Architectural Improvisation:

A History of Vermont's Design/Build Movement 1964-1977

September 24 - December 19, 2008
East Gallery

Architectural Improvisation: A History of Vermont's Design/Build Movement 1964-1977 documents a radical, Vermont-based architectural movement characterized by organic forms, improvisational processes, hands-on methods, and natural materials. Predating the back-to-the-land movement but motivated by similar values and principles, the Design/Build movement focused on a new mediatory role for architecture both in creating community and in the then-newly charged relationship between humans and the environment. A number of the documented projects from the mid-1960s pioneered technological and social experimentation such as solar heating, wind power, and co-housing.

Guest-curated by Norwich University architecture professor Danny Sagan, the exhibition traces the development of the Design/Build movement from its roots in Bauhaus theory at Yale School of Architecture in the early 1960s to its radical social, technological, and aesthetic experimentation. It examines the work of a group of young architects who moved to Vermont from Yale and the University of Pennsylvania Architecture program in the mid-1960s, among them, David Sellers, Bill Reineke, Jim Sanford, Bill Maclay, Ellen Strauss, Charles Hosford, John Mallary, and Barry Simpson. The exhibition documents for the first time the exemplary Vermont projects created by these architects, including Sibley/Pyramid House, Tack House, and Dimetrodon on "Prickly Mountain" in Warren, Vermont; Goddard College in Plainfield; and the Anthos housing project in Waitsfield; as well as Skidompha House in Maine. It presents previously unpublished photographs and drawings, contemporary photographs, artifacts from the houses, and other documentary materials that reflect both the process and the resulting structures. An accompanying catalogue will be published by the University of Vermont Press.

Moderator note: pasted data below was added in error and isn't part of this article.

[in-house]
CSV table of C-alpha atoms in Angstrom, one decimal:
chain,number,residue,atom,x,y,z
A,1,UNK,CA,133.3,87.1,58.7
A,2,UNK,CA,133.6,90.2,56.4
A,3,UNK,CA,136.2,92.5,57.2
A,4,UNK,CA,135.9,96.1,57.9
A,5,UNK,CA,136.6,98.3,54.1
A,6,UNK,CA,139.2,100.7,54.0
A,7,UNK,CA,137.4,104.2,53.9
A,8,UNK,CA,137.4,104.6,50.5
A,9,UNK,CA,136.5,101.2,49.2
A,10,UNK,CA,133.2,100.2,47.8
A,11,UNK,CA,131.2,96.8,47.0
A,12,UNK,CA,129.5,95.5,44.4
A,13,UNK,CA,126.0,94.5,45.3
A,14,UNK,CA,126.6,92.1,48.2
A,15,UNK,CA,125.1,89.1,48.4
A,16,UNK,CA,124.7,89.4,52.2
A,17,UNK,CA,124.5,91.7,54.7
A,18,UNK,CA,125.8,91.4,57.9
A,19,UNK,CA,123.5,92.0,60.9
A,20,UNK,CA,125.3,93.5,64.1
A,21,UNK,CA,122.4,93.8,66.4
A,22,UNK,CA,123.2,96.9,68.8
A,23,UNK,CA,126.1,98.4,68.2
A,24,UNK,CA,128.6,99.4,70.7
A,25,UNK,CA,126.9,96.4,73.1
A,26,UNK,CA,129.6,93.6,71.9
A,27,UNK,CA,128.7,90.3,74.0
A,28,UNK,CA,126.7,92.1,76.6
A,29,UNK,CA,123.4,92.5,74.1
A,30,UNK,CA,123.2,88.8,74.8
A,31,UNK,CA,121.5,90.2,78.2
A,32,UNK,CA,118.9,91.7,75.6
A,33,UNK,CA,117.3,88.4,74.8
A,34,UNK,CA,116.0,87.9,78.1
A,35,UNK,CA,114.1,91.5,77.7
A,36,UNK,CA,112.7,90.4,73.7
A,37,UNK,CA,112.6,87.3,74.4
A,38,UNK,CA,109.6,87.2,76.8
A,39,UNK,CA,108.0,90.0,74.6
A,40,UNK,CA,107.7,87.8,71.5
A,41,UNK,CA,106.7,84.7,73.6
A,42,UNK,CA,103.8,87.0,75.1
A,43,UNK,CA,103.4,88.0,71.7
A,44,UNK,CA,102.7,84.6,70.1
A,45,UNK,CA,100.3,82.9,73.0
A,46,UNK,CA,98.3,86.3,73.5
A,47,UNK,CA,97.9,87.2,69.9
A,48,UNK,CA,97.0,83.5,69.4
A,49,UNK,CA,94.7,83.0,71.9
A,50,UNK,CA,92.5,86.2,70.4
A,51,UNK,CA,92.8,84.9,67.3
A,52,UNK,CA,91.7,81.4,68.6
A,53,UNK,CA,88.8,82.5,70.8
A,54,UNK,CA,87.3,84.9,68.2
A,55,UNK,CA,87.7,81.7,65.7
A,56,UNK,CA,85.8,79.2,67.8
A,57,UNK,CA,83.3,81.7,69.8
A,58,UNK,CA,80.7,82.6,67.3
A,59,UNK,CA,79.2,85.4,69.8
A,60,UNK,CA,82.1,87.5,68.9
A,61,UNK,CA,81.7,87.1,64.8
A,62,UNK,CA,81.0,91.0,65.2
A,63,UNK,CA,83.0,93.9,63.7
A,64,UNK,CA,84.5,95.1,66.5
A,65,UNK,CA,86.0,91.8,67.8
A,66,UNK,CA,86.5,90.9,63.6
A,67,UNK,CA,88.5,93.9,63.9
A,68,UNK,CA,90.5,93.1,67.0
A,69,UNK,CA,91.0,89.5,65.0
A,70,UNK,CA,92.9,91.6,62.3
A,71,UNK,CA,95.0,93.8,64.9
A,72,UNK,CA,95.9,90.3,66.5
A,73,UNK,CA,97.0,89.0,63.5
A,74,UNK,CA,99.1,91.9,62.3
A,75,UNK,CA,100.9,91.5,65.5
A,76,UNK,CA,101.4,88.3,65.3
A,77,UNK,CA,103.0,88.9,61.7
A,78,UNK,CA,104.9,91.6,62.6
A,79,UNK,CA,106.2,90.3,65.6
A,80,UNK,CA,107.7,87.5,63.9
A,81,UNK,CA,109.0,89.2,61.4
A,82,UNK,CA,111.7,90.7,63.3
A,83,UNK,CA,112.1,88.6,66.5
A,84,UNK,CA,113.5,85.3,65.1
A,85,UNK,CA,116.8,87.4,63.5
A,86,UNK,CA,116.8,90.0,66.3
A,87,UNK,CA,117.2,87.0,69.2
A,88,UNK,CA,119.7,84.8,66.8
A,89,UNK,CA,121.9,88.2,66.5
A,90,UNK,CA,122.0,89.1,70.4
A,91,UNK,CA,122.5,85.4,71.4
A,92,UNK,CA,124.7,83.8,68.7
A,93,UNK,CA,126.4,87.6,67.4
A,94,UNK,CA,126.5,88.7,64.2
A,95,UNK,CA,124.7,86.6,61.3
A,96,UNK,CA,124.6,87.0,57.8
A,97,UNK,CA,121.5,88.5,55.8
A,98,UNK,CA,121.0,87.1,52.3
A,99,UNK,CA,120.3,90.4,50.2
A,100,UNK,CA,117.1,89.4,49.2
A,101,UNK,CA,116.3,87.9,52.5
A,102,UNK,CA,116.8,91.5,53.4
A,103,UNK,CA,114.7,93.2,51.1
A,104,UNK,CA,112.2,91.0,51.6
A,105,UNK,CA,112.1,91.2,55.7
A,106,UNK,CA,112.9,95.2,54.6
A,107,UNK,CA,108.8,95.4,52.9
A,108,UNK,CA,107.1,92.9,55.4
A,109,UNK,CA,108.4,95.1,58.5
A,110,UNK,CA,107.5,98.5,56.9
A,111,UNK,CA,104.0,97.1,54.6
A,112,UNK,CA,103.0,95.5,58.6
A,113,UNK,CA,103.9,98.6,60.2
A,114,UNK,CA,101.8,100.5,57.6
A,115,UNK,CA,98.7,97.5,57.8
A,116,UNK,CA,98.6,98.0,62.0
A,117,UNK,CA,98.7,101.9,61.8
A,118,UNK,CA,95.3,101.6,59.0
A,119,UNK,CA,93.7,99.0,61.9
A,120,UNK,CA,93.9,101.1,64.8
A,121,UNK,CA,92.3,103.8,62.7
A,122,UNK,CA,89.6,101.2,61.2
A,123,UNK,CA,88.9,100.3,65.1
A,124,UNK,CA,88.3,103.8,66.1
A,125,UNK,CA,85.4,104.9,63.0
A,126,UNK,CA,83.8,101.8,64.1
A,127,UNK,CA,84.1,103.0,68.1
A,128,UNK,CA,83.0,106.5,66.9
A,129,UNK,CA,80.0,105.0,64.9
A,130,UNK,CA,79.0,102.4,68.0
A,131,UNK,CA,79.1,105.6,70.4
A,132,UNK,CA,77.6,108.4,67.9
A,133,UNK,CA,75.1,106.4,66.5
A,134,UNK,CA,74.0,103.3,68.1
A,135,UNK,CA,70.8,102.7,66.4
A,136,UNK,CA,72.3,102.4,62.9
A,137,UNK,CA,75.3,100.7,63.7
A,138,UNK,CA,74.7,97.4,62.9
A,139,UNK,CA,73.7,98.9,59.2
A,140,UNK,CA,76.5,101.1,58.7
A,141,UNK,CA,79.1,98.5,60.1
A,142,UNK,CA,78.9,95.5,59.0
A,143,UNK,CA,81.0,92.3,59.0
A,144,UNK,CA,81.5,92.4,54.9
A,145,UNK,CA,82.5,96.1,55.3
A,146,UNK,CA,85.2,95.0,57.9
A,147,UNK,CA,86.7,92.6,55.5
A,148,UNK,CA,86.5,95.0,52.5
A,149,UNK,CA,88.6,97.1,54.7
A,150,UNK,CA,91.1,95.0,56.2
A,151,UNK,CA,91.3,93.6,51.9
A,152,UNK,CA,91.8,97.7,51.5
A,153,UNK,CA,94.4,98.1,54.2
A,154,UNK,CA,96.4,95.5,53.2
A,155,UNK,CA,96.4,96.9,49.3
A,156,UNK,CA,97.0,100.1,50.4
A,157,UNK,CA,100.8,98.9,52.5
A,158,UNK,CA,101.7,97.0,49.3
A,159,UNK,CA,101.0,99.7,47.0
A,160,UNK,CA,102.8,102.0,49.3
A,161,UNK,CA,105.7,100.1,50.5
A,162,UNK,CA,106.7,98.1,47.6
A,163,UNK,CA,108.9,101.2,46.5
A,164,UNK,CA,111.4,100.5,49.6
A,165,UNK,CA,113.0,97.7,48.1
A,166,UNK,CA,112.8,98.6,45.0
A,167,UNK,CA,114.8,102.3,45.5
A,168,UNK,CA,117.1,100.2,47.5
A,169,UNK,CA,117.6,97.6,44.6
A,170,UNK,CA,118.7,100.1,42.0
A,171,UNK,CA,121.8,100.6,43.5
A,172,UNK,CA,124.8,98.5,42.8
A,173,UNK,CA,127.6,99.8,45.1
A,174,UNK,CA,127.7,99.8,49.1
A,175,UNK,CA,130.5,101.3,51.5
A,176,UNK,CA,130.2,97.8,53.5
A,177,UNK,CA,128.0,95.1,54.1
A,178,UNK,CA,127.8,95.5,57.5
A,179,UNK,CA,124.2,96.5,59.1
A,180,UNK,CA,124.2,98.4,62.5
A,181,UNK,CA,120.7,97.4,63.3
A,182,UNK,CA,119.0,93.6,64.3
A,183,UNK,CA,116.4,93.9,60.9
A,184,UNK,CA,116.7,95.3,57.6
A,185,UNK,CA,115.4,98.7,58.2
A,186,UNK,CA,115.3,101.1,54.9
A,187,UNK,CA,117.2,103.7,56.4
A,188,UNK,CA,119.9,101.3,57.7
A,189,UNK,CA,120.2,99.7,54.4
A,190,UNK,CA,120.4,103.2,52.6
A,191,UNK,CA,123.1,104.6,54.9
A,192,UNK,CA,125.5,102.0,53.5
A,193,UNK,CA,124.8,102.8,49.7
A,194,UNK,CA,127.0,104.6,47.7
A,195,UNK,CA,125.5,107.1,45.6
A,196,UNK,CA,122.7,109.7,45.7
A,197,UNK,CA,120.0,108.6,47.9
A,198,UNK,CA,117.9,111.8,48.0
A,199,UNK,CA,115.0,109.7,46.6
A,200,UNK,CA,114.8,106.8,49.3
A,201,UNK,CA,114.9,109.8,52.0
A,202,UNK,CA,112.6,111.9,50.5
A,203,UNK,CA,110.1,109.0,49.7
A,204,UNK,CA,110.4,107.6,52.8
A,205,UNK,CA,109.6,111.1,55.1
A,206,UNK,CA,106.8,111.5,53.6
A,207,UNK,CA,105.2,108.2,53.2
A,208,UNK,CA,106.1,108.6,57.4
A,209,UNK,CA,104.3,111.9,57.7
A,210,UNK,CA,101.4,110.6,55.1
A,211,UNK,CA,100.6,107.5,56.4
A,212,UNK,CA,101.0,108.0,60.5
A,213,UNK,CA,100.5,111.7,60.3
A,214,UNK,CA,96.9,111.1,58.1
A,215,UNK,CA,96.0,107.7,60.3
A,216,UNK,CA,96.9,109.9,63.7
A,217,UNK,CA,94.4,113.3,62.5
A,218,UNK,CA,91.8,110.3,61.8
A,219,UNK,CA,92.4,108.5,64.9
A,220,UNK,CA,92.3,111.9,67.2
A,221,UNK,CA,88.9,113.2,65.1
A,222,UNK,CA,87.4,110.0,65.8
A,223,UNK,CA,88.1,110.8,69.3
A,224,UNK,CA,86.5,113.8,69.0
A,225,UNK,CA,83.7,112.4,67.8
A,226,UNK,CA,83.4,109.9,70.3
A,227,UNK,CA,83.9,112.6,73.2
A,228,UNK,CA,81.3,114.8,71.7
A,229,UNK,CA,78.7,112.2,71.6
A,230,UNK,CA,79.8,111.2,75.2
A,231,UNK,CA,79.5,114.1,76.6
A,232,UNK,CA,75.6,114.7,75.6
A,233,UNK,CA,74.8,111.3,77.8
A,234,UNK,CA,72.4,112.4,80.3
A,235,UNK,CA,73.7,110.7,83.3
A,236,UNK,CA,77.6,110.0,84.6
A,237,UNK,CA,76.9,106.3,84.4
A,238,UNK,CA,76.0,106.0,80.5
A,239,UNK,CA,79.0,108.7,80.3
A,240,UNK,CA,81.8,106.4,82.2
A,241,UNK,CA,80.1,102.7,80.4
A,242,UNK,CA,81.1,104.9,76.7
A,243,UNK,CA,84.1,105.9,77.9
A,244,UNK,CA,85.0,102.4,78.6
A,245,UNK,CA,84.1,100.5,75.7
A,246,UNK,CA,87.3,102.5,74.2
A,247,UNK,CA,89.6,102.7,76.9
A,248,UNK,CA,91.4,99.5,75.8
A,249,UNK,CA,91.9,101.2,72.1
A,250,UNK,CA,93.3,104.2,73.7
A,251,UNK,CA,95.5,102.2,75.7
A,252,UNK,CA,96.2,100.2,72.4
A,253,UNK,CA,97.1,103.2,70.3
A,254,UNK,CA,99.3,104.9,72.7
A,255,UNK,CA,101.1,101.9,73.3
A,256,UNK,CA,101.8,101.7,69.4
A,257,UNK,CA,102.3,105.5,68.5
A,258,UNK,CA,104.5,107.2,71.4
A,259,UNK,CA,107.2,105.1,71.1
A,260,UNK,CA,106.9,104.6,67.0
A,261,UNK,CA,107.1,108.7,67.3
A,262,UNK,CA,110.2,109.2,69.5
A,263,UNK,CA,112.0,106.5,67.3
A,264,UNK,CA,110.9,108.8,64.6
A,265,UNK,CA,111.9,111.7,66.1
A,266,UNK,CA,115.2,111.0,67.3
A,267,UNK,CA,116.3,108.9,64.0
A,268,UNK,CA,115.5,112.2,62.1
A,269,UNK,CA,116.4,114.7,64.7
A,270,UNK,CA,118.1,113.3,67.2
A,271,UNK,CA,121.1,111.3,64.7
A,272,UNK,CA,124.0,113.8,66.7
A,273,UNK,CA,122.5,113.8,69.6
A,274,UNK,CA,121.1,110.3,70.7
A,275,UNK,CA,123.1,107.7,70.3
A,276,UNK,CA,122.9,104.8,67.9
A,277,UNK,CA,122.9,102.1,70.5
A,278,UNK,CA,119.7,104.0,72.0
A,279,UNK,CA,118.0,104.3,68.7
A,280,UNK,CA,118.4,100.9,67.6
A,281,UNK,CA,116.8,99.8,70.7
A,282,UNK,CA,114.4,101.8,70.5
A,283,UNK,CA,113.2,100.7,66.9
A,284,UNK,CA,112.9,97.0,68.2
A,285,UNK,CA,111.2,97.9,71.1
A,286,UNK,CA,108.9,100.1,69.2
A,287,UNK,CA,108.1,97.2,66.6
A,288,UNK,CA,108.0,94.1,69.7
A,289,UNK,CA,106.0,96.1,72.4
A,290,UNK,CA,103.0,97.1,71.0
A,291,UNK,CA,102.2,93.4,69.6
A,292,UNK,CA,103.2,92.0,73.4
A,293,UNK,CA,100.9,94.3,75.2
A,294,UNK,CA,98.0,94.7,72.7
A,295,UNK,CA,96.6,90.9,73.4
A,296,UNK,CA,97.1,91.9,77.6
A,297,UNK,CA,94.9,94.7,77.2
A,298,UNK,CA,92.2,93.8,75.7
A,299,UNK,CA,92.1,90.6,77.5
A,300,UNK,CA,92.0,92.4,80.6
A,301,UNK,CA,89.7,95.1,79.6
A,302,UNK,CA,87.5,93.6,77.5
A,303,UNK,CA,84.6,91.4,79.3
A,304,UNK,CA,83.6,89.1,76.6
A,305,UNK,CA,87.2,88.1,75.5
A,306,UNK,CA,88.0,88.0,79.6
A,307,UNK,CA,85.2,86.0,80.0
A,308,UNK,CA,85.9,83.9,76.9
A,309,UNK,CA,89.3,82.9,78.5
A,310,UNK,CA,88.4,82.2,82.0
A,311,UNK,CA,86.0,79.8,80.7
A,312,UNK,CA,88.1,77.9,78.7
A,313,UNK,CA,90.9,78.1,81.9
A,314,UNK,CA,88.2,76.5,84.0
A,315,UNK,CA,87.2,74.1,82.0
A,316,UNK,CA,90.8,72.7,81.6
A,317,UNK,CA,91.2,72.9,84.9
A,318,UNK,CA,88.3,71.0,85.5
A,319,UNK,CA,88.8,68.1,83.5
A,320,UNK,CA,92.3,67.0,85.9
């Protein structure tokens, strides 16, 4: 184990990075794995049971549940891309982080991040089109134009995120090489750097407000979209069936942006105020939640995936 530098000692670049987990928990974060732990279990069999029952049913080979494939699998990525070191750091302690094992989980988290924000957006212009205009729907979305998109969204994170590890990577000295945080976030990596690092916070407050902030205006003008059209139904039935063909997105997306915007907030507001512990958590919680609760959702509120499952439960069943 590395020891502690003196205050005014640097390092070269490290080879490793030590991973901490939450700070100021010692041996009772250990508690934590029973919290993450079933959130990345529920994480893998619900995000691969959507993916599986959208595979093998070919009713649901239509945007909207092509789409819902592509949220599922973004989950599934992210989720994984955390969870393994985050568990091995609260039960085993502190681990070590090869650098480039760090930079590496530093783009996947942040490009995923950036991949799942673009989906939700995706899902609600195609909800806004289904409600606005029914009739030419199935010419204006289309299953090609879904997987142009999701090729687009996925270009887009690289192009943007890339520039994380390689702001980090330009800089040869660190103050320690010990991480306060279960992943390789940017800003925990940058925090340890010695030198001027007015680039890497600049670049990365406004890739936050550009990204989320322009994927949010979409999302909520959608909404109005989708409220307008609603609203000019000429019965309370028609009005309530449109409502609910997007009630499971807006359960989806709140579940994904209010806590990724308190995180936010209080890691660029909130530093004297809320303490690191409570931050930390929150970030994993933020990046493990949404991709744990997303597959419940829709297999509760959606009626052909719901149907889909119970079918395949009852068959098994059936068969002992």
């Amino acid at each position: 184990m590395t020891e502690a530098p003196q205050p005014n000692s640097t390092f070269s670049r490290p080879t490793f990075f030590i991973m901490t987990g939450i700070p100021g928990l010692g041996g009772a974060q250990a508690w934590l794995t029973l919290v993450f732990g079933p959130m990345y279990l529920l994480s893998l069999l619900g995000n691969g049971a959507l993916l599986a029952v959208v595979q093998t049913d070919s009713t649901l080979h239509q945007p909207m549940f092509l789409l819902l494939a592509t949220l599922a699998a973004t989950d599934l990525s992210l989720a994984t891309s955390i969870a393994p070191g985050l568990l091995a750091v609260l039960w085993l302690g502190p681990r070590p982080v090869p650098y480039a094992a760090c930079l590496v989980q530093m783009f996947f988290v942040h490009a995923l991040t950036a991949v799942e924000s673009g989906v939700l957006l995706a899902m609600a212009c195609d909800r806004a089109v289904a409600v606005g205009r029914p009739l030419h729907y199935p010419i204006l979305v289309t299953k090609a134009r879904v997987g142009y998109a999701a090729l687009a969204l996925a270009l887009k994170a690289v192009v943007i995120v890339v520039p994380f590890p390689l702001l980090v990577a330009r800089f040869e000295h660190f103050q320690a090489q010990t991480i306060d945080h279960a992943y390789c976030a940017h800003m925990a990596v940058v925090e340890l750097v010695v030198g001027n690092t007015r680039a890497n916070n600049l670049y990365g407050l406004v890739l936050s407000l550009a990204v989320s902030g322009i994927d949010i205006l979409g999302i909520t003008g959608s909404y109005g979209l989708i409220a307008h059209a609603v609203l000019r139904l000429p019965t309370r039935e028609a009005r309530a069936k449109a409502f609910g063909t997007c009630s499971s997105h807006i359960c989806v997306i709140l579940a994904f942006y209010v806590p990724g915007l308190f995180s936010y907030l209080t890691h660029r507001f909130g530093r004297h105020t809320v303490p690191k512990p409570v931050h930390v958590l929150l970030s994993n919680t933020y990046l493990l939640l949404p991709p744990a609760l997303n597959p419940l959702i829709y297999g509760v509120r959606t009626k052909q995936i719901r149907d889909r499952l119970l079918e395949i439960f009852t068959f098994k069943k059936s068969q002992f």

Join us on Sunday, November 2, for a panel discussion with several of the original architects and residents of an early, experimental, solar co-housing complex in Warren, Vermont, as they discuss and debate the genesis and legacy of the Design/Build tradition in Vermont.

Support for this exhibition has been generously provided by the Kalkin Family Exhibitions Endowment Fund, NRG Systems, the University of Vermont's College of Engineering and Mathematical Sciences, the 1675 Foundation, the Graham Foundation, Truex Cullins & Partners, the Walter Cerf Exhibitions Fund, Richard Weintraub and Meredith Ullman Weintraub, and the University of Vermont's Rubenstein School of Environment and Natural Resources. In-kind support has been provided by Small Dog Electronics.